Seal

Office of the Attorney General
State of Texas


August 29, 1989

Dr. William H. Cunningham
President
University of Texas System
201 W. 7th Street
Austin, Texas 78701

Opinion No. JM-1091

Re: Use of campus mail services at state universities (RQ-1644)

Dear Dr. Cunningham:

You have requested the advice of this office on the following matter:

We request your opinion as to whether a faculty or staff organization that has been certified by an official of the University to be an organization whose activities and purposes 'are academically relevant to the educational mission of the University' may be permitted to use the campus mail service without violating Section 51 of Article III of the Texas Constitution or the federal statutes relating to the private carriage of letters without the payment of postage.

You do not describe any particular faculty or staff organization. We assume from your letter, however, that you are asking about organizations that are neither supported nor sponsored by the university but whose activities and purposes the university has recognized as "academically relevant to the educational mission" of the university. See generally Attorney General Opinion H-511 (1975) (use of university facilities by student organizations with religious affiliation).

We turn first to your question about article III, section 51, of the Texas Constitution, which provides:

The Legislature shall have no power to make any grant or authorize the making of any grant or public moneys to any individual, association of individuals, municipal or other corporations whatsoever; provided, however, the Legislature may grant aid to indigent and disabled Confederate soldiers and sailors under such regulations and limitations as may be deemed by the Legislature as expedient, and to their widows in indigent circumstances under such regulations and limitations as may be deemed by the Legislature as expedient; provided that the provisions of this Section shall not be construed so as to prevent the grant of aid in cases of public calamity.

Article III, section 51, has been construed to prohibit donations of public property as well as public funds. Rhoads Drilling Co. v. Allred, 70 S.W.2d 576, 582 (Tex.1934); Attorney General Opinions MW-373 (1981); WW-790 (1960); WW-153 (1957). The use of the campus mail system would be the use of public property.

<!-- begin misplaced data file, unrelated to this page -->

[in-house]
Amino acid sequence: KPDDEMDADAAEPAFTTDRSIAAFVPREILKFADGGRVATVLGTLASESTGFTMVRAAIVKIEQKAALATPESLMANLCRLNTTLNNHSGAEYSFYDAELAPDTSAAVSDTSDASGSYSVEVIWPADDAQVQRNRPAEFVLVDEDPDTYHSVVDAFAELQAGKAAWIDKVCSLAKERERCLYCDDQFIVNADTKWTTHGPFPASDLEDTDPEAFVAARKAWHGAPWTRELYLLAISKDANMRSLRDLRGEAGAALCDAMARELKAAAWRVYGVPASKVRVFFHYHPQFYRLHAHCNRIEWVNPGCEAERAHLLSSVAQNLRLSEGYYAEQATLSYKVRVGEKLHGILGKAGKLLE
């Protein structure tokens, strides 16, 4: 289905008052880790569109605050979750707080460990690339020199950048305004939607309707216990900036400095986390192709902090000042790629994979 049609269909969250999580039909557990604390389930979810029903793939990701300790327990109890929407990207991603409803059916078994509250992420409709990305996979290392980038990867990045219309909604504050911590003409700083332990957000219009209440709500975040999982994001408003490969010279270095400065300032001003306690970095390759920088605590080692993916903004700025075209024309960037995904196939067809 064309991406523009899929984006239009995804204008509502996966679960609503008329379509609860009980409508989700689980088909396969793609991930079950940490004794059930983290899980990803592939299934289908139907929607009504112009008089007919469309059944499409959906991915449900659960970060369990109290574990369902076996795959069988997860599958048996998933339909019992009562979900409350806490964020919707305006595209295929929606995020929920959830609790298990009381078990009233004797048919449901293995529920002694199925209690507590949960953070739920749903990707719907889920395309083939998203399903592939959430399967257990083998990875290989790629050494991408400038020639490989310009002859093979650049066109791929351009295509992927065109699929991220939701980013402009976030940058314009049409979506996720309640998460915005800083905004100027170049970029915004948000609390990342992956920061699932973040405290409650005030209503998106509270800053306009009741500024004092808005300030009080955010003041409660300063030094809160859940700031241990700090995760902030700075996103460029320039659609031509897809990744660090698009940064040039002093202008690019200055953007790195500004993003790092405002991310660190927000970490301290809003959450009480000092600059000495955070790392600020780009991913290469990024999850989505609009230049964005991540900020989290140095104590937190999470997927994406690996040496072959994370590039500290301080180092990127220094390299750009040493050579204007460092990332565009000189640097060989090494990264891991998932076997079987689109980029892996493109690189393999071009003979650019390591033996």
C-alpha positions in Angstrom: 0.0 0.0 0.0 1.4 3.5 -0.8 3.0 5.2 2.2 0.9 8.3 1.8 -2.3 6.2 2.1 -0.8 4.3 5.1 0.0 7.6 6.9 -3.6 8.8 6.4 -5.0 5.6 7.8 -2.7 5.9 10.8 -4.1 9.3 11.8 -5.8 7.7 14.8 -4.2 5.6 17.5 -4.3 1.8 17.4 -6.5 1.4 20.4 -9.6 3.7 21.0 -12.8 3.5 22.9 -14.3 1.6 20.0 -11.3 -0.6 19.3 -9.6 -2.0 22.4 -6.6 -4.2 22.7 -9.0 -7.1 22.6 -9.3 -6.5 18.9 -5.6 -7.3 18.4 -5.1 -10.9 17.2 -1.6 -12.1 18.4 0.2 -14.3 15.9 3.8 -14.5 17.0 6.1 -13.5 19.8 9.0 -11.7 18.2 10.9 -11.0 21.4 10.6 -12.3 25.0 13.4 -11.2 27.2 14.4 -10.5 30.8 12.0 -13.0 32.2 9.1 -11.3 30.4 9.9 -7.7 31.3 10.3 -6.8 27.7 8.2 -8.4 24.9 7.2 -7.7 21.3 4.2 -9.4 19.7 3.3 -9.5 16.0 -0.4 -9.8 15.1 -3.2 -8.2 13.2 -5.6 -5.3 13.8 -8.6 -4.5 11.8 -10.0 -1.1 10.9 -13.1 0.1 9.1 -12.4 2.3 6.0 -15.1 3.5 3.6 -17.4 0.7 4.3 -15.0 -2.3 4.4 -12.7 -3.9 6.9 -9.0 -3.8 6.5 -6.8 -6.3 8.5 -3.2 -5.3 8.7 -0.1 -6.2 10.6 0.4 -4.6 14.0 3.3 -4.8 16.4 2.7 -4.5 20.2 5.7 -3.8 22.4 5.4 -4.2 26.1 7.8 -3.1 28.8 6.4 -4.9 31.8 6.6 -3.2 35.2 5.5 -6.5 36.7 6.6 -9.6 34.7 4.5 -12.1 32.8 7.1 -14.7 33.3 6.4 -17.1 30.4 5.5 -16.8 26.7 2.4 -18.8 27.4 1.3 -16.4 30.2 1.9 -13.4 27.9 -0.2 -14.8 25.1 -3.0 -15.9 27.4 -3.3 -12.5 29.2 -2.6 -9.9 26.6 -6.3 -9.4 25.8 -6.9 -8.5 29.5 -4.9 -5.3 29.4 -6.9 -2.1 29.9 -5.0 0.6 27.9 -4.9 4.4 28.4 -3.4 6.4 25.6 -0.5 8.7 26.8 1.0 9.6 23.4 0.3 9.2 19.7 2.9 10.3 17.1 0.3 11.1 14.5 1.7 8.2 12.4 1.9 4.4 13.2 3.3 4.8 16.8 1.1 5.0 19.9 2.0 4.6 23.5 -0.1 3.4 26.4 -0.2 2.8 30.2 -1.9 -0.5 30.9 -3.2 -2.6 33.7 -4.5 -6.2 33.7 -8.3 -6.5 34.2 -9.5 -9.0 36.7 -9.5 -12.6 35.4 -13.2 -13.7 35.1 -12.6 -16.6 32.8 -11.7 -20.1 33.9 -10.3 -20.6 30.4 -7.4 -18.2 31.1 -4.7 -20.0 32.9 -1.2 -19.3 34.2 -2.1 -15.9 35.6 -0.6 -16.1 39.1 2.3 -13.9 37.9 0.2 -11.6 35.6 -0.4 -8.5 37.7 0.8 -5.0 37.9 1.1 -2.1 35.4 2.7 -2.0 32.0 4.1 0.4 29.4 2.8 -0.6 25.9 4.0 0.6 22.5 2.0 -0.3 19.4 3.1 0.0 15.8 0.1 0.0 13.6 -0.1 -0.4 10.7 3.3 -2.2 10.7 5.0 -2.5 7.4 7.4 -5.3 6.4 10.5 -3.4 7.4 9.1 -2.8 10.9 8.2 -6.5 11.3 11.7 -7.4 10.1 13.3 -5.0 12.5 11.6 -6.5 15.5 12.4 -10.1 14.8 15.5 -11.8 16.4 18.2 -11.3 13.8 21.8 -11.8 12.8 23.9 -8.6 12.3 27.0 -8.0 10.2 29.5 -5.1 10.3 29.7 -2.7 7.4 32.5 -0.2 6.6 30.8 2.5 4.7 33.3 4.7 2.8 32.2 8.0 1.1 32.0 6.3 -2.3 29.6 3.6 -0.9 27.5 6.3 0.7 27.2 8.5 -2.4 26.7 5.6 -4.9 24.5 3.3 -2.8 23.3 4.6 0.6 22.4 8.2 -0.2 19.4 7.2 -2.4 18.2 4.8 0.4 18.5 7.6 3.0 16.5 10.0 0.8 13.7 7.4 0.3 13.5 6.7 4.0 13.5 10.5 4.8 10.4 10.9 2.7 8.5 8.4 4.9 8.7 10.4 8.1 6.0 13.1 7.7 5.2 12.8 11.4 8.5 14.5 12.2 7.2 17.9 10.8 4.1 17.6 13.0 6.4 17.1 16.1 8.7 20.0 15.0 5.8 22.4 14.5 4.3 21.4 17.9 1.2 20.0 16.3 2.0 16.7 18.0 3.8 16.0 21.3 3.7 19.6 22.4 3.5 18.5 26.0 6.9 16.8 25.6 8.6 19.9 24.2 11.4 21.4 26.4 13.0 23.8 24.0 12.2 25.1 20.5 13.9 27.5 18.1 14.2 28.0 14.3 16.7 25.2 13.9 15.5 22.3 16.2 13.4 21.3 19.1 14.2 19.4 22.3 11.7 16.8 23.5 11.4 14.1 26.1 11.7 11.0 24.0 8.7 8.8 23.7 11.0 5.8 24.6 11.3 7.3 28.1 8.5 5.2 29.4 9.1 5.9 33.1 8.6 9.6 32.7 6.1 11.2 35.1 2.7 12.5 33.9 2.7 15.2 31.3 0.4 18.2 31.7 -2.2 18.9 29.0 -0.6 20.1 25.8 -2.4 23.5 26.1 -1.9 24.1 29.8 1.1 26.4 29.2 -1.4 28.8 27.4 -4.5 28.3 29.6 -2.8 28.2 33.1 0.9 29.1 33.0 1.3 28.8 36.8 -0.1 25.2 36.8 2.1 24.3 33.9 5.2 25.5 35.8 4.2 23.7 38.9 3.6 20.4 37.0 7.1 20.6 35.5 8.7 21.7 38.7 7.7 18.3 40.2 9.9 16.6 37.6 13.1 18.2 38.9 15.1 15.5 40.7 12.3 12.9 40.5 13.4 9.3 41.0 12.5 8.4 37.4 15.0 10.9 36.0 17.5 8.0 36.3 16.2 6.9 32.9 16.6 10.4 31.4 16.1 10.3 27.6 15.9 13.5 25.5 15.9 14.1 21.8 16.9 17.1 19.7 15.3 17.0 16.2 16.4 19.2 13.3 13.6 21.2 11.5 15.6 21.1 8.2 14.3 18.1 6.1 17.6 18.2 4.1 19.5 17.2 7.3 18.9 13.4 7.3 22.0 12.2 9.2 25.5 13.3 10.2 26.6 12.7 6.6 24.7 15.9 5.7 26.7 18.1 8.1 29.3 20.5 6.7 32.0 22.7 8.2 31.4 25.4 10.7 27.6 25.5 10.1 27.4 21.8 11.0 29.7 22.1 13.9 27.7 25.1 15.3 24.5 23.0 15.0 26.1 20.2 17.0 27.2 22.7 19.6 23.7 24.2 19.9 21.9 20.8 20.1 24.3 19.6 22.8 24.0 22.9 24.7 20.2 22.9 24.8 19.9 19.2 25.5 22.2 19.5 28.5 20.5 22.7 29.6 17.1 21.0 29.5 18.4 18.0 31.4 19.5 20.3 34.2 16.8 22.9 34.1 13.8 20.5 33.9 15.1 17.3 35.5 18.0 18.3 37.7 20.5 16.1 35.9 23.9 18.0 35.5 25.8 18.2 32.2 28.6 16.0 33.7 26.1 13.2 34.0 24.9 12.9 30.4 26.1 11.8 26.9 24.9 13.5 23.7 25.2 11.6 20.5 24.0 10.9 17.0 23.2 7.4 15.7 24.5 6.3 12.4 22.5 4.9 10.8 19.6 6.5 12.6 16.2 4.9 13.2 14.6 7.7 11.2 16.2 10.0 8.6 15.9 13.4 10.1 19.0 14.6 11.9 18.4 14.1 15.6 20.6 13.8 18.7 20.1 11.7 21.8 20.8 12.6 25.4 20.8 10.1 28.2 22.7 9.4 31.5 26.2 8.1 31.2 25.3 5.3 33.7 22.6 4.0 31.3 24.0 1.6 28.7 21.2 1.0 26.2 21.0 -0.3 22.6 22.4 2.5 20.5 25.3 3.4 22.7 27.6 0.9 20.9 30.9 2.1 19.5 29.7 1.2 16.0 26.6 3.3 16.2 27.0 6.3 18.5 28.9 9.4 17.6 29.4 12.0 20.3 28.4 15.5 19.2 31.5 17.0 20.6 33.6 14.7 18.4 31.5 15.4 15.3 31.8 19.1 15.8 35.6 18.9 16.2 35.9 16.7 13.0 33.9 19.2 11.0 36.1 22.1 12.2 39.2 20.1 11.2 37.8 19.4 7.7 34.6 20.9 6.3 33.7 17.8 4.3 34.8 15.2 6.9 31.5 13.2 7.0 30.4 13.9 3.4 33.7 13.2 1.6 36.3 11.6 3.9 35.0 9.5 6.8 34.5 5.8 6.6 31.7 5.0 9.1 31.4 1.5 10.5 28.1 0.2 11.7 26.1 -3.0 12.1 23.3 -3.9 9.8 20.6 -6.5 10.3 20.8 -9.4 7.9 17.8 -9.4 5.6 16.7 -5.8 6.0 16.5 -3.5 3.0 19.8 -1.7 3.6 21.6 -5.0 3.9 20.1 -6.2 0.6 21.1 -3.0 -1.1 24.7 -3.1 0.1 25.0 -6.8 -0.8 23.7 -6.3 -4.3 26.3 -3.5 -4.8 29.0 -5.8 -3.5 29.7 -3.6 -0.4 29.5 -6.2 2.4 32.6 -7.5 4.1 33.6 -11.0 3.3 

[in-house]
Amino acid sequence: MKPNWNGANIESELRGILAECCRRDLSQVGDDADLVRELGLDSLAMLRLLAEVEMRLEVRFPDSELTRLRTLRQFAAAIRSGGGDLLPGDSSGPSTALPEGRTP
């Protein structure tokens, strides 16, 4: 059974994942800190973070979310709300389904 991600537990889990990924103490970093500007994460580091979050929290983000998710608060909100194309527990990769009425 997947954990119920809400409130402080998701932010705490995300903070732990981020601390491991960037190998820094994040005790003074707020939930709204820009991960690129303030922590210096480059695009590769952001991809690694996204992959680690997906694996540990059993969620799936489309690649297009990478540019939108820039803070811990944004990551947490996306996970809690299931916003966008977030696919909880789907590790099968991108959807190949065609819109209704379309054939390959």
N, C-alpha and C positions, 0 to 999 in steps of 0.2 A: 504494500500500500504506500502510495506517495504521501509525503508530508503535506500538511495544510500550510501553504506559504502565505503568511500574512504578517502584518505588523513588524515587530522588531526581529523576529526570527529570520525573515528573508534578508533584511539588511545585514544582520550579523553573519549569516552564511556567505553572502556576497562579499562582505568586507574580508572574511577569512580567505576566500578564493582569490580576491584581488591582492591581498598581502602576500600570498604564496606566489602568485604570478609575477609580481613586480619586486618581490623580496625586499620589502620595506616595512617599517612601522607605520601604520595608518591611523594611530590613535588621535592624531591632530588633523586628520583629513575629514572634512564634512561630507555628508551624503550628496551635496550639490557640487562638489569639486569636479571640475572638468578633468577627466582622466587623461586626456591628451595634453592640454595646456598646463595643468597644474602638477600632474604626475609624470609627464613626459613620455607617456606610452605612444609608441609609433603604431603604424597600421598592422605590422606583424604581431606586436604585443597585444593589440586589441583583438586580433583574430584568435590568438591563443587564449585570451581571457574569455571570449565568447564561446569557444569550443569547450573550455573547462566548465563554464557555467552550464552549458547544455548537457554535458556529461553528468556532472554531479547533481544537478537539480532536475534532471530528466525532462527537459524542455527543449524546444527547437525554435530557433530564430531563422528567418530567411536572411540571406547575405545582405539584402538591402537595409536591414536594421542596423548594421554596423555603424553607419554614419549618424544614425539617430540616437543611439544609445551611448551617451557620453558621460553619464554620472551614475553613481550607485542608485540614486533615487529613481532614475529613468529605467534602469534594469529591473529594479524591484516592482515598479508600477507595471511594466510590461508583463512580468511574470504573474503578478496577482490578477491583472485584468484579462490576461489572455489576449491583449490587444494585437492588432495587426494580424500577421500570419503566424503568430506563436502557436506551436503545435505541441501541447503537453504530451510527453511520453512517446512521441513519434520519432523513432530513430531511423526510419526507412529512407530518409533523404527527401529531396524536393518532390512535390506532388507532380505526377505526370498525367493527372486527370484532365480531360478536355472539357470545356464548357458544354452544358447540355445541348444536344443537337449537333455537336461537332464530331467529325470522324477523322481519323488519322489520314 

Article III, section 51, does not prohibit all uses of public property by private entities. Such use is permissible if it is for a public purpose and if there are controls to assure that the public purpose is actually achieved. Attorney General Opinions MW-373 (1981); MW-89 (1979); H-1309, H-1260 (1978). The determination of whether the use of campus mail by a private organization serves a public purpose is to be made, in the first instance, by the university. Attorney General Opinion MW-373 (1981). The fact that an organization is a private one would not preclude a finding that the use of the campus mail by the organization serves a public purpose. On the other hand, a determination that the purposes of the organization are "academically relevant to the educational mission" of the university is not the equivalent of a determination that the use of the campus mail by that organization serves a public purpose. Indeed, it is certainly possible that the use of the campus mail by an organization for a particular type of mailing would serve a public purpose, whereas the use of the campus mail by the same organization for another type of mailing would not.

You also ask about the federal Private Express Statutes, 18 U.S.C. ss 1693-1699; 39 U.S.C. ss 601-606, which "establish the postal monopoly and generally prohibit the private carriage of letters over postal routes without the payment of postage to the United States Postal Service." Regents of Univ. of California v. Public Employment Relations Bd., 108 S.Ct. 1404, 1405 (1988). See generally U.S. House of Representatives, Committee on Post Office and Civil Service, Statutes Restricting Private Carriage of Mail and Their Administration (1973). The statutes of particular concern to you are sections 1694 and 1696 of title 18 and section 601 of title 39.

Section 1694 of title 18 provides:

Whoever, having charge or control of any conveyance operating by land, air, or water, which regularly performs trips at stated periods on any post route, or from one place to another between which the mail is regularly carried, carries, otherwise than in the mail, any letters or packets, except such as relate to some part of the cargo of such conveyance, or to the current business of the carrier, or to some article carried at the same time by the same conveyance, shall, except as otherwise provided by law, be fined not more than $50.

Section 1696 of title 18 provides:

(a) Whoever establishes any private express for the conveyance of letters or packets, or in any manner causes or provides for the conveyance of the same by regular trips or at stated periods over any post route which is or may be established by law, or from any city, town, or place to any other city, town, or place, between which the mail is regularly carried, shall be fined not more than $500 or imprisoned not more than six months, or both.

This section shall not prohibit any person from receiving and delivering to the nearest post office, postal car, or other authorized depository for mail matter any mail matter properly stamped.

(b) Whoever transmits by private express or other unlawful means, or delivers to any agent thereof, or deposits at any appointed place, for the purpose of being so transmitted any letter or packet, shall be fined not more than $50.